Trailblazers are home team for homeschool

Margaret Hurt
Special To The Black Mountain News

Sixteen year old Charlotte Bulkeley, a homeschool high school junior, loves playing for her varsity girls soccer team. As a member of the Asheville Trailblazers, Bulkeley is building confidence as she sees improvement in her soccer skills, is making close friends with her teammates, and now having a chance to mentor younger players on her team. She is not unlike her peers enrolled in public and private schools, many of whom area also having positive team sport experiences.

According to Public School Review's website in its "Ten Reasons Why High School Sports Benefit Students," the many benefits make a strong case for the student-athlete. From community representation and fitness; to improved academics and time management; to social relations and leadership skills; to positive mentors and the valuable three Ps, persistence, patience and practice, there is often little down side.

For close to 15 years, the Asheville Trailblazers, part of the Western Carolina Athletic Association (WCAA), have been offering a competitive sports programs for home-schooled boys and girls in middle and high school. The program operates in a manner that maintains a focus on, and honors, Jesus Christ.

WCAA belongs to the western region of the North Carolinians for Home Education Athletic Association (NCHEAC). Athletes maximize their potential athletically, mentally, and spiritually as they learn competitiveness, sportsmanship and determination.

Montreat College student-athlete Hannah Teo played two seasons of girls soccer on the Asheville Trailblazers while she was a homeschool student. New to the sport and recruited as goalie for her height, Teo had strong coaching that developed her as an athlete. The team was a significant part of her high school experience, also affording her a new close-knit team friendships from across Buncombe County.

Trailblazer team sports are similar to slate for traditional middle and high school offerings. Typically lasting for three months, the fall brings boys soccer, girls volleyball and coed cross country. In winter, swimming and basketball for boys and girls are up. The year wraps up in the spring, where girls soccer and softball and boys baseball are on the schedule.

Most of Teo's home school peers also played on one of the many Trailblazer teams. She felt proud to play for the Trailblazers and the teams "helped give homeschooling a good name," she said.

Now Teo plays on the newly formed Montreat College lacrosse team. She "learned the sports world and developed as a competitive athlete," she said, earning her a spot on for on the college team.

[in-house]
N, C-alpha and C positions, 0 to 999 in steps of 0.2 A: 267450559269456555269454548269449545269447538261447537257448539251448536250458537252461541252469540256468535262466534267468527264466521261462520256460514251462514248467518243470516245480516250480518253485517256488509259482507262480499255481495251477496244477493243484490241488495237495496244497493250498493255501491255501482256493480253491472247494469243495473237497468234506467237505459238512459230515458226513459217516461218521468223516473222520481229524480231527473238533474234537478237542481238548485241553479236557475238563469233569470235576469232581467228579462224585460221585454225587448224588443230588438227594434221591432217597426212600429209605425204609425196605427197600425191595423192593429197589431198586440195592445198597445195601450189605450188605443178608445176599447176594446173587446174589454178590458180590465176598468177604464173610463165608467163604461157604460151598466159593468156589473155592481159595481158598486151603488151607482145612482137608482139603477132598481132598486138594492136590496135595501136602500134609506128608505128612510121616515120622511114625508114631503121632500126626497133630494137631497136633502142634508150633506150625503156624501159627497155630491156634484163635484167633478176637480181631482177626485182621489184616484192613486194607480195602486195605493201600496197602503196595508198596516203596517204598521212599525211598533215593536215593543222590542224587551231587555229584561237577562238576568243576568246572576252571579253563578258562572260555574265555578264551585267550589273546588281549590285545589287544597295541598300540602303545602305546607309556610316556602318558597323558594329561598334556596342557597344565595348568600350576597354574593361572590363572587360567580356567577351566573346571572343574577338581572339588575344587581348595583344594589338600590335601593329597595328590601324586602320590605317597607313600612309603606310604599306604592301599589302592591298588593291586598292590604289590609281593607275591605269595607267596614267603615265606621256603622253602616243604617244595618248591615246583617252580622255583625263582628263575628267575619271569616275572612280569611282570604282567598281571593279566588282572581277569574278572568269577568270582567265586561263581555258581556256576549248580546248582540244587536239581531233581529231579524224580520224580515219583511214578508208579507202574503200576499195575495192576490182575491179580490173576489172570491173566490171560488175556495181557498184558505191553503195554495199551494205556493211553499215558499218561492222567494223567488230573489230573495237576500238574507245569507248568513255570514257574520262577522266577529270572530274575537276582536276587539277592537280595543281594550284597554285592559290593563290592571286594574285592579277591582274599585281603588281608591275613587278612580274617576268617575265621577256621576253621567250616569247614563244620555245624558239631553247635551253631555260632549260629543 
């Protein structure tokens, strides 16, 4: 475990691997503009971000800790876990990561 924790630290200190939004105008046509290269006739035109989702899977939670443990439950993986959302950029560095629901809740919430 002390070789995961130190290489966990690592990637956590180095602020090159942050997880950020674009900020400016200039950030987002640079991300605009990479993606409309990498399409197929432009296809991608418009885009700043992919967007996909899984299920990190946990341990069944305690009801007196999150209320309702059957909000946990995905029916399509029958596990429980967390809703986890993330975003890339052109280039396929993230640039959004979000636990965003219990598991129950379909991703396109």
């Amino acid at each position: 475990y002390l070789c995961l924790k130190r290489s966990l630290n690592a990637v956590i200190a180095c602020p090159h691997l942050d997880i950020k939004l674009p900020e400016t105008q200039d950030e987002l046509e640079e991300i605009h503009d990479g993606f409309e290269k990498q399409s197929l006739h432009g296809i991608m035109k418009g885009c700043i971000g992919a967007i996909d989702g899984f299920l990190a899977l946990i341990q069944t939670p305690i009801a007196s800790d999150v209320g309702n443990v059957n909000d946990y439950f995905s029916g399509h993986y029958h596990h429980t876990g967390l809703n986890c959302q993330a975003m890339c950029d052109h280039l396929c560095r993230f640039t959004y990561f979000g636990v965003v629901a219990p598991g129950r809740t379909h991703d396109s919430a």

Some eighteen Trailblazers teams are fielded each year, drawing home school students from across Buncombe County. Athletes try out and playing time is not guaranteed. Practices usually occur several times weekly, along with weekly games. Practice and game locations vary according to the sport and access to facilities. They play against other WCAA teams in the western region, which includes surrounding counties. Additionally, some games against private schools are added to the schedule.

Teo described the WCAA league as professional, structured, and organized. Players also gather for a recognition banquet each season. "We never had behavior problems, fights or trash-talking; it was like a family of girls for me," Teo said. Teo feels Montreat's lacrosse team also gives her a similar family feel, where respect is shown for one another.

One homeschool mom serving as a WCAA board member, feels it is important for her children to have regular exercise and to be well-rounded. If the Trailblazers were not in place, she feels her kids would miss out on the important opportunity of competitive team sports. The formation of the league was in response to what many home school families saw as a gap in the overall experience for these older students.

The camaraderie with other players and families is strong. It also provides social interaction for the parents with other similar families. Parents help in many volunteer roles to make the organization run smoothly, from serving on the board of directors to coaching and scorekeeping. The many volunteers participating helps keep costs lower for participants. The athletes do pay fees to cover facility rental, referees, uniforms and more.

Also coordinated underneath the Trailblazers umbrella are broadening experiences for homeschool students. A service club gathers monthly to provide opportunities these students otherwise might not have.